What can a cartoon pig teach us about math?

It turns out a lot actually. The cartoon pig I am referring to is Ormie. Ormie is a __short film__ (and by short I mean 4 minutes, so it is perfect to show in the classroom) written and directed by Rob Silvestri in 2010. Ormie is a pig who really wants the cookies that are on top of the fridge. He tries all sorts of ways to get his heart’s desire, and just as he has the cookie in his hoof, a fishbowl lands on top of his head, oh the irony. This video has been my favorite way to discuss problem solving at the beginning of the year.

My primary goal as a high school math teacher is to improve my students’ relationship with math. Every action, response, and message I send to my students will play a direct role in how they see themselves as mathers (someone who does math, coined by Deborah Peart) and how they see the subject of math. In other words, I must be intentional. As I have stated in a __previous post__, this begins on day one. But what do I do on day two? I introduce them to Ormie the pig.

When I first came across this video, I immediately knew that I wanted to tie it to problem solving. In the beginning iterations of this lesson, I just had students list all of the different strategies and whether or not they worked. The message of persistence and creativity was only moderately received. I knew I could do better. This summer I have been reading, *How Not to be Wrong: The Power of Mathematical Thinking* by Jordan Ellenberg and she said,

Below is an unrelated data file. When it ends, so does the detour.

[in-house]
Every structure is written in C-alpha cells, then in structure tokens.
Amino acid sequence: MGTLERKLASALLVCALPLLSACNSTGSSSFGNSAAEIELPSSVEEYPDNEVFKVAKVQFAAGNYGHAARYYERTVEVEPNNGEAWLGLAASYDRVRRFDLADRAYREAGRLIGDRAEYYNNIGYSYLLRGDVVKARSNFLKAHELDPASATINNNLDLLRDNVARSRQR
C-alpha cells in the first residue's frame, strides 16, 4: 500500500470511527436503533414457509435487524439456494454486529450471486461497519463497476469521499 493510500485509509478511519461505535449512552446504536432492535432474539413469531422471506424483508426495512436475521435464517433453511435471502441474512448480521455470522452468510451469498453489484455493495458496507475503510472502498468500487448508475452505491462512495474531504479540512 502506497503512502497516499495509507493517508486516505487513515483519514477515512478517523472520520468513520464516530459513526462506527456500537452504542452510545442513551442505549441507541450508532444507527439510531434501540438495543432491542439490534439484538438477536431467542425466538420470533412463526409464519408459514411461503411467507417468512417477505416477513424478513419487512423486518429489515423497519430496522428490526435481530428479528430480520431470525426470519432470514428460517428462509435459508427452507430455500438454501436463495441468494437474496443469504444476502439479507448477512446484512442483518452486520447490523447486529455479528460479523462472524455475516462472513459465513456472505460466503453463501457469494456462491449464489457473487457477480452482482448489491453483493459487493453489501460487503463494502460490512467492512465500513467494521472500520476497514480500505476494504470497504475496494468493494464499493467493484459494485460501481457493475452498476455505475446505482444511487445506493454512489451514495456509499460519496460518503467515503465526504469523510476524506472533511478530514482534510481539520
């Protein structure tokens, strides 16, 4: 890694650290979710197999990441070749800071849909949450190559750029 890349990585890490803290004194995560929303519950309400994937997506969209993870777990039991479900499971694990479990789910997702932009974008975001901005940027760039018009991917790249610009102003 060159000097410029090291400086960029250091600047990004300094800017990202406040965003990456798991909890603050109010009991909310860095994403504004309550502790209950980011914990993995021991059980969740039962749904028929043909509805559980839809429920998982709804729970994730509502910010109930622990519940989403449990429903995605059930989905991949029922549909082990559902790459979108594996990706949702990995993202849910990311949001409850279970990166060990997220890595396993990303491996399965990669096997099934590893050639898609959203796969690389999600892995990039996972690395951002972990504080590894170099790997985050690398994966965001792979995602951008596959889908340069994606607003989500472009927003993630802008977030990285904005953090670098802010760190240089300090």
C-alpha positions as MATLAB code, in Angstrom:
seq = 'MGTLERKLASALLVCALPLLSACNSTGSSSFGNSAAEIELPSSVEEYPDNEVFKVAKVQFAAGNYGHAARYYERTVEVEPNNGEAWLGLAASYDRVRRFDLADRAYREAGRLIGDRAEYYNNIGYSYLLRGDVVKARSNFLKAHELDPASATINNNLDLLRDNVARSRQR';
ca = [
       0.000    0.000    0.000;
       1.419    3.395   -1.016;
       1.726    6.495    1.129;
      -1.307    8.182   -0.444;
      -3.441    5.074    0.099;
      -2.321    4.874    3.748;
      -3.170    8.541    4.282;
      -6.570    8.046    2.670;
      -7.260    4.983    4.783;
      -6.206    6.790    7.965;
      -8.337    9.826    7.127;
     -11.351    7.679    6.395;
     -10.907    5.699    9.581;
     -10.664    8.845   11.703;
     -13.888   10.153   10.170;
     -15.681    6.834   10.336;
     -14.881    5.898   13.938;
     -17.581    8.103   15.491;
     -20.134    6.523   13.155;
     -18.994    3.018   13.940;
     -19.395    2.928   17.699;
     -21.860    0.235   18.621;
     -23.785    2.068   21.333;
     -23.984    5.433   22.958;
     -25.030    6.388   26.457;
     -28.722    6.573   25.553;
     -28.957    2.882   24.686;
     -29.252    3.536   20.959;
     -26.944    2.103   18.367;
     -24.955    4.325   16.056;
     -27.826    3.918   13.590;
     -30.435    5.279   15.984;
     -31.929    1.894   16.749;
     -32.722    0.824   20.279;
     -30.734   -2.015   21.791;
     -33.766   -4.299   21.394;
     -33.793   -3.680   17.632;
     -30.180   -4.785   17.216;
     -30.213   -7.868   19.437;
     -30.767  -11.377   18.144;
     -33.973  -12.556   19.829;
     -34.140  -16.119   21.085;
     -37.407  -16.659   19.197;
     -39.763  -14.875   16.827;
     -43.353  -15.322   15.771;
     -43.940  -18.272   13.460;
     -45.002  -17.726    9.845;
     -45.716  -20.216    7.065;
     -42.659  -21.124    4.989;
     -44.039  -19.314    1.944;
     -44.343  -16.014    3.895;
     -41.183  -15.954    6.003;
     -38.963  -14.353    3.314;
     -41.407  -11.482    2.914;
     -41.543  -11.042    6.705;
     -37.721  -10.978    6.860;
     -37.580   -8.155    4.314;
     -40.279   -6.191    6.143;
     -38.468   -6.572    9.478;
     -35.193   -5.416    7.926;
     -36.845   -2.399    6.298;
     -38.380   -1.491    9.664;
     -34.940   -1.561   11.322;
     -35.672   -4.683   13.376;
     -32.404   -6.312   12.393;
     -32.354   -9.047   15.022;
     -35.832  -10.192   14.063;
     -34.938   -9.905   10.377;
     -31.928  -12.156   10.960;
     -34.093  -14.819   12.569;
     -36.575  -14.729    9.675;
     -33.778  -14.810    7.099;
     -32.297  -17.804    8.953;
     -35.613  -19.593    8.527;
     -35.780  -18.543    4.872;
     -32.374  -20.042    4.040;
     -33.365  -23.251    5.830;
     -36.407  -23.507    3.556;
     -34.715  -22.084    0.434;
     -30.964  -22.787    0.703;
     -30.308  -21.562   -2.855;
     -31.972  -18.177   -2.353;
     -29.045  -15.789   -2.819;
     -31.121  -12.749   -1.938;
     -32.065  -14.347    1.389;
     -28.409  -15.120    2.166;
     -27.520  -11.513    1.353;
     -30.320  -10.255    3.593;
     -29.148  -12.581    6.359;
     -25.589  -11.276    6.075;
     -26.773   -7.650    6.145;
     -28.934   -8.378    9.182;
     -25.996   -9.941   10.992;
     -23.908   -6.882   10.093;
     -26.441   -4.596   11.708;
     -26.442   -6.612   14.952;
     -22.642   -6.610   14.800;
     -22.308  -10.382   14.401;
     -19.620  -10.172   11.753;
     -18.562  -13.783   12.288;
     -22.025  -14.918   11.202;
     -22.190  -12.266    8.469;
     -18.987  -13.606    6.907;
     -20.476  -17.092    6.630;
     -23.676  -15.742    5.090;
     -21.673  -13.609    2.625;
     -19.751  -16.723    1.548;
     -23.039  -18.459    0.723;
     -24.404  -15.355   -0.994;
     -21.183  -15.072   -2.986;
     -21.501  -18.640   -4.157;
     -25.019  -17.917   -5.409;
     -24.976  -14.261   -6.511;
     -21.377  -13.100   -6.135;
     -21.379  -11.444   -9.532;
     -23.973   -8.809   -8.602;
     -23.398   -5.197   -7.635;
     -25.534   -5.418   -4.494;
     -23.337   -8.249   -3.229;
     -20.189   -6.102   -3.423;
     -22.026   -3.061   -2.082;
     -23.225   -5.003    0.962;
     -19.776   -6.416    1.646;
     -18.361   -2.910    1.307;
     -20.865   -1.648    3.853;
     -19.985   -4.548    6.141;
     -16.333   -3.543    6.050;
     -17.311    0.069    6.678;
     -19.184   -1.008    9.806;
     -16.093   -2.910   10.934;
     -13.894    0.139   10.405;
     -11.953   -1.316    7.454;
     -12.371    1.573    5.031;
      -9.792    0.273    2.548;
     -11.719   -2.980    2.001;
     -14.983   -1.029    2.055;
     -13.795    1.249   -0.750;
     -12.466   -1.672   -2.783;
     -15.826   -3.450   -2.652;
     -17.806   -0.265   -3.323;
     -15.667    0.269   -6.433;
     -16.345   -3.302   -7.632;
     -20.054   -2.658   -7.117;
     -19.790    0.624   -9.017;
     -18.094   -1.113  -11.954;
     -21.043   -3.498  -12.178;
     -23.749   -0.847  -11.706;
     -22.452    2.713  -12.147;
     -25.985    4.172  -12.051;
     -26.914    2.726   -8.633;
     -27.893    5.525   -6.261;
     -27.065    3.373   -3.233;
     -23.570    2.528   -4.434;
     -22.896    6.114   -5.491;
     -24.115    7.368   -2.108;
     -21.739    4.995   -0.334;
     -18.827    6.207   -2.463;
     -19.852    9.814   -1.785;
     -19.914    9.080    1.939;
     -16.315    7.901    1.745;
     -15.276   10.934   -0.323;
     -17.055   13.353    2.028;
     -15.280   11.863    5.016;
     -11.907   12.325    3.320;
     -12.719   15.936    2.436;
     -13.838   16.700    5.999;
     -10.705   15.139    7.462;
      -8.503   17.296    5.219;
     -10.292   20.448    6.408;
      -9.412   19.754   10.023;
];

“Mathematics is the extension of common sense by other means. Without the rigorous structure that math provides, common sense can lead you astray…. Without the constant interplay between abstract reasoning and our intuitions about quantity, time, space, motion, behavior, and uncertainty - [formal mathematics] would just be a sterile exercise in rule following and bookkeeping.”

Light bulb. What I was missing from earlier iterations of this lesson was what math actually is. So many of my students already think math is rule following and bookkeeping. But what I want them to develop and lean into more is their intuition while also following sound mathematical rules and principles. So I developed this definition of math:

Math uses logically sound principles, theorems and rules based on patterns to solve problems and make sense of the world. Mathematics is an extension of common sense. It explains why common sense makes sense.

After I present this definition of math, we can go back to Ormie and dig into why he chose the strategies he did. They seem common sense, but there are underlying math and physics principles backing them up. Then we can discuss how mistakes and errors play a role in this problem solving process. I still end up hitting on themes of persistence and creativity, but is not the focus anymore. When students can see that math is MORE THAN following algorithms, they can see more of their world. As Ellenberg puts it, “knowing mathematics is like wearing x-ray specs that reveal hidden structures of the world.” I am their guide to help them understand the techniques of mathematics and to help them develop the habits of problem solvers.

Here is my FREE (yes, free) Ormie the Pig Lesson. Included is a slide deck, which guides you and the students through the activity and a graphic organizer for students to complete. Enjoy!

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